|Venue: All England Club Dates: 27 June-10 July|
|Coverage: Live across BBC TV, radio and online with extensive coverage on BBC iPlayer, Red Button, Connected TVs and mobile app.|
Britain’s Cameron Norrie reached the Wimbledon semi-finals by fighting back to beat David Goffin in a memorable five-set thriller which left the home fans celebrating jubilantly.
Ninth seed Norrie, 26, battled hard to secure a 3-6 7-5 2-6 6-3 7-5 win against unseeded Belgian Goffin.
As his name was chanted around Court One, he was overcome with emotion.
Norrie will now contest his first Grand Slam semi-final, meeting defending champion Novak Djokovic on Friday.
Asked for his reaction to beating Goffin, Norrie said: “Honestly? Speechless. I can’t even talk.”
The British men’s number one, known for his laid-back demeanour, showed a unusual flicker of emotion during his on-court interview.
The Duke and Duchess of Cambridge were among the 11,000 or so fans who watched as the world number 12 absorbed the finest moment of his career.
Norrie added: “I think just winning a match like this, I’m in shock. I don’t know what to say now.
“I have flashbacks of all the hard work and all the sacrifices I have had to make and it’s definitely paid off – and it feels pretty good.”
Norrie is the first British man to reach the Wimbledon singles semi-finals since Andy Murray in 2016 and the first British player since Johanna Konta in 2017.
Next he faces top seed Djokovic, who is chasing a fourth successive title and a seventh in total at the All England Club.
The 35-year-old Serb was given a huge scare by Italy’s Jannik Sinner before fighting back to win in five sets earlier on Tuesday.
“It great to get this now but it’s only going to get tougher,” Norrie told the Wimbledon crowd.
“I’m going to take it to Novak and hopefully you guys can get behind me and I’m sure you will.”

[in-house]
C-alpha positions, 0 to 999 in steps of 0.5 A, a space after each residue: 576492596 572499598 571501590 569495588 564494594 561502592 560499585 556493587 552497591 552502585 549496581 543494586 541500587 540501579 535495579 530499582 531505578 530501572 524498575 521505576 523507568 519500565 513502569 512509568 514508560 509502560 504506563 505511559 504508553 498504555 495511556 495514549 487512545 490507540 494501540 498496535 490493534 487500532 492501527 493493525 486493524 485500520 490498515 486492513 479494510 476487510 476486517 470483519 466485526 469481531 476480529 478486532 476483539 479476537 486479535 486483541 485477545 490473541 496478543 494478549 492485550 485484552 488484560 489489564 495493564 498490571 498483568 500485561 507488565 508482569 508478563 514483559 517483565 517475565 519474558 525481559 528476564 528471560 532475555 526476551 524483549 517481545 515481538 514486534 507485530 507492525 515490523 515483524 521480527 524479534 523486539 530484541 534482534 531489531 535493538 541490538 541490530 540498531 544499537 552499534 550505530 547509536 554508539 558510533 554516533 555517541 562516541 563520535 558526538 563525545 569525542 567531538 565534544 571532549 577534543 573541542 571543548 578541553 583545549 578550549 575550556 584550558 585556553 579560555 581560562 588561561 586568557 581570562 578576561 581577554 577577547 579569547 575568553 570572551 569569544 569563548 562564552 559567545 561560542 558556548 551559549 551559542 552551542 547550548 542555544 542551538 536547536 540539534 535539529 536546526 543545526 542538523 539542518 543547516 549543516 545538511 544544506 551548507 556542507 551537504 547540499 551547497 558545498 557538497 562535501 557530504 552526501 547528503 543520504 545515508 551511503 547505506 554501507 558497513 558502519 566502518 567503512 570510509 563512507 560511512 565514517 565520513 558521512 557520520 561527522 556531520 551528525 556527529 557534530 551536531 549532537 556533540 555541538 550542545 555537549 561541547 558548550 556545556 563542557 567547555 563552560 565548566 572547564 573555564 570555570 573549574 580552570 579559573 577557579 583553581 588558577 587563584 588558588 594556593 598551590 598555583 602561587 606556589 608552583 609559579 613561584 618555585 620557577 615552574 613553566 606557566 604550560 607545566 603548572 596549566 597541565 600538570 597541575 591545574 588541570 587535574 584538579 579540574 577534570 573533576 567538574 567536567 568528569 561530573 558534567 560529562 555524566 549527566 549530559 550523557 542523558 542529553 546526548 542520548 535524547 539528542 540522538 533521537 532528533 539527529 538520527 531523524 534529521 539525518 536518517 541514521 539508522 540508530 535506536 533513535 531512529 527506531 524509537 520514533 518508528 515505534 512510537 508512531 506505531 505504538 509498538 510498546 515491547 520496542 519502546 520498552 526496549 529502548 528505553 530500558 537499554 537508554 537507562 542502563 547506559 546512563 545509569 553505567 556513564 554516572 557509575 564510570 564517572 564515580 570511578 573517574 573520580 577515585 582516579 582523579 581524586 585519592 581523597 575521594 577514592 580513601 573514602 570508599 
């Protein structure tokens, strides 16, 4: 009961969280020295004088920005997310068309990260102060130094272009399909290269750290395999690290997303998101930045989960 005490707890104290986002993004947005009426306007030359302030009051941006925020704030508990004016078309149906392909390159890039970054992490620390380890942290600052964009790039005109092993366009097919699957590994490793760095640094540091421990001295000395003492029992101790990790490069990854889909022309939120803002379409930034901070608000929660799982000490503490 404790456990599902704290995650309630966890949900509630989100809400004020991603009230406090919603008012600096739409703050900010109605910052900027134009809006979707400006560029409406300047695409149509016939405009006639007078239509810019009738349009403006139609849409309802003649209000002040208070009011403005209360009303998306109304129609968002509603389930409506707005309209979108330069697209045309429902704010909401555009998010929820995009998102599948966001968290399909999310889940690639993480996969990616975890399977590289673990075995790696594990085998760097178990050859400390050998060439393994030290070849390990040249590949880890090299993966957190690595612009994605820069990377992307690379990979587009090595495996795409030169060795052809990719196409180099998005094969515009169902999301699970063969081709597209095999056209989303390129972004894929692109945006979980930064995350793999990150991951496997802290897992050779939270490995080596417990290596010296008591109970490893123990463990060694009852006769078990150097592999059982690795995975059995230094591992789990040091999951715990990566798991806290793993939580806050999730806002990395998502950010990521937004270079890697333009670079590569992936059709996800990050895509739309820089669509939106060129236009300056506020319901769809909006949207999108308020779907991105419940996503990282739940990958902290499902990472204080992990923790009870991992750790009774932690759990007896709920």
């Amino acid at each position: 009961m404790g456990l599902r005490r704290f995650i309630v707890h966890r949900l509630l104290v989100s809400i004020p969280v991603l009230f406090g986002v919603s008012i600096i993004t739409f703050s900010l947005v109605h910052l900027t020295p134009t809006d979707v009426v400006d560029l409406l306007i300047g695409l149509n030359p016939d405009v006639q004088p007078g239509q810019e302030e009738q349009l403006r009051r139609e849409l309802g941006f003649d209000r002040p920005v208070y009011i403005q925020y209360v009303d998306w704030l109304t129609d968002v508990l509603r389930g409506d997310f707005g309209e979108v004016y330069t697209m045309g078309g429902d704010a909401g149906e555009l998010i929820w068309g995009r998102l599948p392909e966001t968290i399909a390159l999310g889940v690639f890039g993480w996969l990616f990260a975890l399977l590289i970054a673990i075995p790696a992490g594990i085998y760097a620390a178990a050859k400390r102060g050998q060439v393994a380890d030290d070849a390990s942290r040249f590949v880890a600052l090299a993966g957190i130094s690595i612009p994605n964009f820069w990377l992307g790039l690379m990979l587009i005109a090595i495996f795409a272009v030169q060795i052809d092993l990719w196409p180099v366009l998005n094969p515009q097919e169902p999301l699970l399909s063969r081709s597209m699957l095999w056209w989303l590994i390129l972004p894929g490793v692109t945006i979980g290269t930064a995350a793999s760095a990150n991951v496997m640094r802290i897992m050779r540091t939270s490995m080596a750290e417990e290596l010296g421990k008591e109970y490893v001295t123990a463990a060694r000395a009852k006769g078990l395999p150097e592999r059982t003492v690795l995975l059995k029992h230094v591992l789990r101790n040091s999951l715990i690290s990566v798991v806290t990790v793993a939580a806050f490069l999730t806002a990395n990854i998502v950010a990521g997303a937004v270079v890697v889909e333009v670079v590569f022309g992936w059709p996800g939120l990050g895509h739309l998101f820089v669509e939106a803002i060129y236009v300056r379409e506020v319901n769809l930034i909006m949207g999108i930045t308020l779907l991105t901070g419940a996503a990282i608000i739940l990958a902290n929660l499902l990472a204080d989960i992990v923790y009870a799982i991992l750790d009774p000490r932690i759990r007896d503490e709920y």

Norrie keeps his cool in tense atmosphere
As the highest seeded Briton in the singles draws, Norrie may have been predicted to be the last home player left but was breaking new ground by reaching the quarter-finals.
Now he has moved one step further.
The left-hander had never previously been past the third round of a Grand Slam tournament, despite a fine couple of years which have seen him reach the world’s top 10.
Reserved and understated, Norrie does not receive – or seek – the same level of attention as what Murray has received throughout his career.
But he has found himself thrust into the spotlight, saying he has been “enjoying and embracing” being the leading home hope at Wimbledon.
That was evident in a confident performance in the fourth round against Tommy Paul, but was missing in the opening stages against an inspired Goffin.
Still, he refused to become overly despondent and fought back to take a momentum-swinging match into a decider.
In front of an enthusiastic crowd now including the Duke and Duchess of Cambridge, who were earlier on Centre Court and headed over after Djokovic’s win, Norrie kept his cool in an increasingly tense situation.
Former world number seven Goffin had served well in the decider until being broken to love for 6-5 and, remarkably, that was the first time in the match where Norrie had led.
He saw a first match point disappear when Goffin pummelled past a winner, but took his second opportunity to become only the fourth British man – following Murray, Tim Henman and Roger Taylor – to reach the Wimbledon singles semi-finals in the Open era.
How a multi-cultural journey is thriving in London
Norrie’s journey began in Johannesburg and, after moving to Auckland as a child and then studying in Texas, has since made a home in London.
With a Welsh mother and a Scottish father, he was always destined to represent the nation despite retaining a hint of a New Zealand accent.
His parents, microbiologists David and Helen, have been a driving force in his life and watched on proudly as they shared the finest moment of his career at the All England Club.
The couple still live in New Zealand and missed much of his recent rise in the flesh because of the coronavirus pandemic.
But they have been following their son around the European clay and grass tournaments since flying over to Rome in May.
His sister Bronwyn, who lives in London, was also among his loved ones watching on court, along with his old landlady, Linda, and friends from his university days in the United States.
After sealing victory over Goffin, Norrie walked over to his box where mum Helen and girlfriend Louise were both overcome by the moment.